Maciamo
Dec 16, 2006, 20:26
William Adams is not the Japanese first foreign samurai.

So who is ? Maybe you meant that some Ainu became samurai before ?

Ewok85
Dec 16, 2006, 20:51
I think he was the first "westerner" to be a samurai, I bet foreigners from closer countries beat Adams to the title well before he got here.

I have a really good book about him somewhere, went into great detail about life for the members of the company at the time and what life was life through their diaries and memoirs. Was really, really fascinating.

pipokun
Dec 16, 2006, 21:56
Yasuke, an African from somewhere currently Mozambique, served to Oda Nobunaga, and he loyally fought againt the Honoji coup.
So you can say he might be honored to be the first one.

Hiroyuki Nagashima
Dec 17, 2006, 00:14
Yasuke is very famous.
In 1581, he becomes an aide of Nobunaga.:souka:
I explained it in the "History & Traditions" of here sometimes.

There is not the Japanese who regards Ainu person as a foreigner.

Maciamo
Dec 17, 2006, 01:09
There is not the Japanese who regards Ainu person as a foreigner.
Maybe not nowadays, but 400 years ago the Ainu were still seen as non-Japanese.

Maciamo
Dec 17, 2006, 01:16
Yasuke, an African from somewhere currently Mozambique, served to Oda Nobunaga, and he loyally fought againt the Honoji coup.
So you can say he might be honored to be the first one.

If I am not mistaken, Yasuke was just Oda Nobunaga's bodyguard, and more a warrior than an actual lord with land and servants like William Adams. Yasuke only served Nobunaga for one year, until Nobunaga's death. After that he didn't retain any particular status, which seems to confirm that he did not actually belong to the samurai class.

nurizeko
Dec 17, 2006, 04:57
Mac, grrr I looked him up on Wikipedia and nearly ended up readinh the entire history of Japan, I just cant trust myself to look at wikipedia in moderation.
Grrrr :blush:

Pachipro
Dec 19, 2006, 05:03
The tv-serie Shogun, is based on his story!

I enjoyed watching the serie, and I even bought the book (that I never started though).

Yes. If I'm not mistaken, James Clavell based his character and story on William Adams. I think he is also buried in Yokohama.

Dave you don't know what you are missing. The book is far, far better than the series. Although mostly fiction, the book is a wonderful read that, once started, cannot be put down and gives great insights into Japan and the Japanese way of thinking of the period that is still useful today. It may look like a tiring read, but you'll wish it was longer.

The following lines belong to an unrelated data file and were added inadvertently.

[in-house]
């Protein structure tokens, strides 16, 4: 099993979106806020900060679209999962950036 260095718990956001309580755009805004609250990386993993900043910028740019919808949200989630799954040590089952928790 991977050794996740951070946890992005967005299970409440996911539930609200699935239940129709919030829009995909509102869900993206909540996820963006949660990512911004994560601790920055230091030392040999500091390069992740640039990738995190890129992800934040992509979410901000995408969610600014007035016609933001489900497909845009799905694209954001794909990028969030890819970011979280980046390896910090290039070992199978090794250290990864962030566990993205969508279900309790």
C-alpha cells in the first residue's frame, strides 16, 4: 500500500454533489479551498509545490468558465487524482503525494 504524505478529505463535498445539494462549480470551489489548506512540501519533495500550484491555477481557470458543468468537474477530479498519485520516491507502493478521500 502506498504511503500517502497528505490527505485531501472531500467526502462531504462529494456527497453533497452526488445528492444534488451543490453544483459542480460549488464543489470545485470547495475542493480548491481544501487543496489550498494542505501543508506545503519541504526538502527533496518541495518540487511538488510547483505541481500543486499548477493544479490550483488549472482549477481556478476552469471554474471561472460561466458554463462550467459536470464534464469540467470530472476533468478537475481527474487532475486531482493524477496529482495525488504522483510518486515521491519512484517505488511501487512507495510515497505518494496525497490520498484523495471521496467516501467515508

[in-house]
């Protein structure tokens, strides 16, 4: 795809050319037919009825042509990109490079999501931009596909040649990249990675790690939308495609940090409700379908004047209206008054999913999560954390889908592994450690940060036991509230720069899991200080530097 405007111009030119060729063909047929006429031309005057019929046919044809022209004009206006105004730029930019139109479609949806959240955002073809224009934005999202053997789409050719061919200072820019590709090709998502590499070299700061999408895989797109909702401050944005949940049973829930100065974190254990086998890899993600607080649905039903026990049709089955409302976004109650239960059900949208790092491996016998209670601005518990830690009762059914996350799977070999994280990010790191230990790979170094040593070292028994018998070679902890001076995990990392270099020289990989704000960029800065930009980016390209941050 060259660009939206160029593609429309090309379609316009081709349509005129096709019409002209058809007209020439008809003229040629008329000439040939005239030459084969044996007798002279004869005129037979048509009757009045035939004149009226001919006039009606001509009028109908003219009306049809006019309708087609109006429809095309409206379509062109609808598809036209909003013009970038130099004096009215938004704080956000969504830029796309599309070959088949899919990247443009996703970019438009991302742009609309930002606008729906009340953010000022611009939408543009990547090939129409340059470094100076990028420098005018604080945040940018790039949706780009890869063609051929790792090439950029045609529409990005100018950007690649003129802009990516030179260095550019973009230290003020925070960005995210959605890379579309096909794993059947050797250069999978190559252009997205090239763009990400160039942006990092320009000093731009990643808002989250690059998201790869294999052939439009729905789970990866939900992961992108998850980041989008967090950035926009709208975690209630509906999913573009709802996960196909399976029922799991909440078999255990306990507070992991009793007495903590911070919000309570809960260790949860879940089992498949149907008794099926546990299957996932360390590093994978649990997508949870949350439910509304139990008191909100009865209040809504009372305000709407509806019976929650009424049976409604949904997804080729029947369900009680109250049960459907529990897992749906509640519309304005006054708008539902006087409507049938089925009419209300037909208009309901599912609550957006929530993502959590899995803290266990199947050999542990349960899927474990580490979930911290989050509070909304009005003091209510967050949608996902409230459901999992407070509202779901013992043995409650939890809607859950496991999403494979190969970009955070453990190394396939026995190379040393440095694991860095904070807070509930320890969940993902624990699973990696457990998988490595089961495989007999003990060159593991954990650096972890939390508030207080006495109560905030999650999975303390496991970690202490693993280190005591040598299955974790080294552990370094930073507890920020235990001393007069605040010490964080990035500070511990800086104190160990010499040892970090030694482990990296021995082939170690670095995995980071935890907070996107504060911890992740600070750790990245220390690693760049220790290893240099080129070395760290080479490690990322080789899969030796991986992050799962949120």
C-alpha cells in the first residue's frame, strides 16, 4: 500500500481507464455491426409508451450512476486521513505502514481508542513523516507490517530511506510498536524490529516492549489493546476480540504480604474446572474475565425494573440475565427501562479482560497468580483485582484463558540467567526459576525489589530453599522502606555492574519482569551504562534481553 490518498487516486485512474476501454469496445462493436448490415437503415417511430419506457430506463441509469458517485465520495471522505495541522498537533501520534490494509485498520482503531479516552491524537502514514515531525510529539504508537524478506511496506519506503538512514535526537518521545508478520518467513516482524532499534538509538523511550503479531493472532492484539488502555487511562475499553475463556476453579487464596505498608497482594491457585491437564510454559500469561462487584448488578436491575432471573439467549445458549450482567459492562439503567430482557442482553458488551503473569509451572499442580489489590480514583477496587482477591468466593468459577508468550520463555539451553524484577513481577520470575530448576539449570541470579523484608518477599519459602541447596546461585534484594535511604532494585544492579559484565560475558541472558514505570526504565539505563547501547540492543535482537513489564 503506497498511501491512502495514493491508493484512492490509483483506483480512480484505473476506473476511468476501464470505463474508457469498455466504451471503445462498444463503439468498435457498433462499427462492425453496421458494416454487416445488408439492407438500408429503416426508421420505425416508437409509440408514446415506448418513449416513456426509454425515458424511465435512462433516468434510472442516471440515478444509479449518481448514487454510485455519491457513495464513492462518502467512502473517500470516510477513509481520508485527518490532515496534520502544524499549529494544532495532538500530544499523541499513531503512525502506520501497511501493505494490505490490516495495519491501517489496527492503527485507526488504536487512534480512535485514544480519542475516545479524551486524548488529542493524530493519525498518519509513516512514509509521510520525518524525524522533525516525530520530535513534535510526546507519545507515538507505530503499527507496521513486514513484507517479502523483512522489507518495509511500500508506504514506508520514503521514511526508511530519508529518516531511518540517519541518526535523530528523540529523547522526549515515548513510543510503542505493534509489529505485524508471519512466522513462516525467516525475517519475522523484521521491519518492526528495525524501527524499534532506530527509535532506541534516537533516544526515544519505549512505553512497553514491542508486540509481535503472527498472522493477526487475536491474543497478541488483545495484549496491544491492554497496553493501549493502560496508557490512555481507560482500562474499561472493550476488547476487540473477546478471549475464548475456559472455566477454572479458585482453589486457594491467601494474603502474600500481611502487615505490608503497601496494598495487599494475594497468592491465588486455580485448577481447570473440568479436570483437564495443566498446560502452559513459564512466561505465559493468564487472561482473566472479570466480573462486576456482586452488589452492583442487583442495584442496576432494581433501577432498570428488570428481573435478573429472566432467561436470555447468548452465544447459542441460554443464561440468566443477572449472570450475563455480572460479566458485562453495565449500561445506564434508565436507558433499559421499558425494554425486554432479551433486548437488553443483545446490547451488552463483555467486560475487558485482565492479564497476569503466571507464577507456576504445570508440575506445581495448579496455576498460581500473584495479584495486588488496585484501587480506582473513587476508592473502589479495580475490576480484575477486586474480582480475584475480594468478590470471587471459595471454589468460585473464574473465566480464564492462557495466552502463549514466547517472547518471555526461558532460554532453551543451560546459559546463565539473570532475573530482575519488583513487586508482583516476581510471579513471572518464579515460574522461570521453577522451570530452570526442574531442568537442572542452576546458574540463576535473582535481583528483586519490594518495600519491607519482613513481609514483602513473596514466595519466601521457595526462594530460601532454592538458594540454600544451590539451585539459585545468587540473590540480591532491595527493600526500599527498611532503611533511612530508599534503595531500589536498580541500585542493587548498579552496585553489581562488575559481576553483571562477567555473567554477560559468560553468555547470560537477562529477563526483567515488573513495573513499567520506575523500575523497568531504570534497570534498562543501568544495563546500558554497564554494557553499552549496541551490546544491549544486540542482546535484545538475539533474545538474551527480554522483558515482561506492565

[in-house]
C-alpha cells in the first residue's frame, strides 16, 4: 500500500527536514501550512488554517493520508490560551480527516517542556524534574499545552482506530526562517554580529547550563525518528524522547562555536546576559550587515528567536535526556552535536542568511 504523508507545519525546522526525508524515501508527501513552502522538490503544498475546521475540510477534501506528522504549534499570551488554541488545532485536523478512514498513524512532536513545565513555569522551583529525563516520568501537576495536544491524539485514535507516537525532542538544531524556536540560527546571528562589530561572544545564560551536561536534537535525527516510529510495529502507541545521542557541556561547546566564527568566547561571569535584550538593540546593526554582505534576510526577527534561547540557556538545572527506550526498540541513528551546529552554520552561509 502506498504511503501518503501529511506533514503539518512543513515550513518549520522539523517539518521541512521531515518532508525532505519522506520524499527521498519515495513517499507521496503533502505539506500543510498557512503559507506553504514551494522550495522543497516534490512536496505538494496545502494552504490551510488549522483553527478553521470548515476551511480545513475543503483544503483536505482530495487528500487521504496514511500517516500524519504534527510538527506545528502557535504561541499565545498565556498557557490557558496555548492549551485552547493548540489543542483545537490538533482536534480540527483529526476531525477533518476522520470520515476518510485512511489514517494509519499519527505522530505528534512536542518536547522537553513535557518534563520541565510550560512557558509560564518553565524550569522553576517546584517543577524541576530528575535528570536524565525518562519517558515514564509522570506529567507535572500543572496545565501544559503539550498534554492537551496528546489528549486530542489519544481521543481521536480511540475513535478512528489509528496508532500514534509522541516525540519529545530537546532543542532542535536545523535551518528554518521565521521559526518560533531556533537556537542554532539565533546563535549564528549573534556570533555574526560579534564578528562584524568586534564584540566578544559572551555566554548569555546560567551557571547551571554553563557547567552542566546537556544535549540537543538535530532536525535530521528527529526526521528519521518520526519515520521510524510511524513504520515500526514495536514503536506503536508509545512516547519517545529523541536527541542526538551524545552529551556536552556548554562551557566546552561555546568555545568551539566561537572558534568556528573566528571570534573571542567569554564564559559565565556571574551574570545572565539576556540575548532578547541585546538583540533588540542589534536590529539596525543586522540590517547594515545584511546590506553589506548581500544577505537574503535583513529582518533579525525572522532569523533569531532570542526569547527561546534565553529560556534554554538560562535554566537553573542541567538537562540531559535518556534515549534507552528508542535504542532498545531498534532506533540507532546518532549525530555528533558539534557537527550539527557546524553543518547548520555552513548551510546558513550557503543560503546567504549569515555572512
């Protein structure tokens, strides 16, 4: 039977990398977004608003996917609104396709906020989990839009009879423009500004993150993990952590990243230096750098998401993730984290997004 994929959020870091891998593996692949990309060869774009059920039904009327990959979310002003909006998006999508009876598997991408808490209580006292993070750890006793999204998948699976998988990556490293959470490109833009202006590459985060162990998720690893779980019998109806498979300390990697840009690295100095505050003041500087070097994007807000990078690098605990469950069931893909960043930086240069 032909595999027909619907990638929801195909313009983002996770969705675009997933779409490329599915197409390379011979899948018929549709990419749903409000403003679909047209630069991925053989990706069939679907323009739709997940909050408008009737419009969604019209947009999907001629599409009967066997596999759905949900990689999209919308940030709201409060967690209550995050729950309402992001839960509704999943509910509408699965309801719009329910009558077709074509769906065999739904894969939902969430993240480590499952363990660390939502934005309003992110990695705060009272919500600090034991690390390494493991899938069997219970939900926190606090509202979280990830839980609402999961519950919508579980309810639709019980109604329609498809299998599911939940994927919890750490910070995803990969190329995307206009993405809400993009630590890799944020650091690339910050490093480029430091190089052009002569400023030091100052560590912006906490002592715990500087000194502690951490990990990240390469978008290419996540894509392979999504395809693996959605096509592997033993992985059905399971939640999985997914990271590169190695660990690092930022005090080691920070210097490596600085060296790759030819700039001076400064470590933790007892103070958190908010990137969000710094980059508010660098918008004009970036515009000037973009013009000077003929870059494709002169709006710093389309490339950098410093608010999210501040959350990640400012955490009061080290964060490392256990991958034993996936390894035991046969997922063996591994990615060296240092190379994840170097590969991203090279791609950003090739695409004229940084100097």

Also, anyone know yet who the first foreign samurai was? It'd be interesting to read about it. Was it Yasuke as Nagashima-san mentioned?

Maciamo
Dec 19, 2006, 05:54
Also, anyone know yet who the first foreign samurai was? It'd be interesting to read about it. Was it Yasuke as Nagashima-san mentioned?
Yasuke was a kind of mercenary, a paid warrior, not a lord with retainers and a hereditary title like the samurai. William Adams is considered to be the first foreign (at least non-East Asian) samurai.

AJBryant
Jan 6, 2007, 00:41
Sorry, but Yasuke was not a bodyguard, samurai, or advisor.

If anything, he was a "mascot." He was an oddity to Japan, and Nobunaga, ever one to be into exotica, acquired him from the fellow who OWNED him. Not to be saying anything racist, but putting Yasuke in Japanese clothing was little different to Nobunaga and Co. as putting a monkey in a clown suit or something like that today.

Yasuke was an amusement and a cultural oddity.

He was never a samurai -- nor, for that matter, was William Adams ever officially recognized as such.


Tony

nurizeko
Jan 6, 2007, 03:44
Funny, everything I read indicates he was in fact accepted as equal in status to a samurai at the least.

He was tight with the shogun and stuff, if that doesnt earn you some respect and a title to go with it then what does?.

pipokun
Jan 6, 2007, 19:12
he was a "mascot."
So other Nobunaga's followers were, such as Hideyoshi.

A Dutch guy, Jan Joosten van Loodensteijn, famous for the source of word, Yaesu, Tokyo, also had his privileges like Adams'. But his boat sank and he died earlier than Adams.
Live long.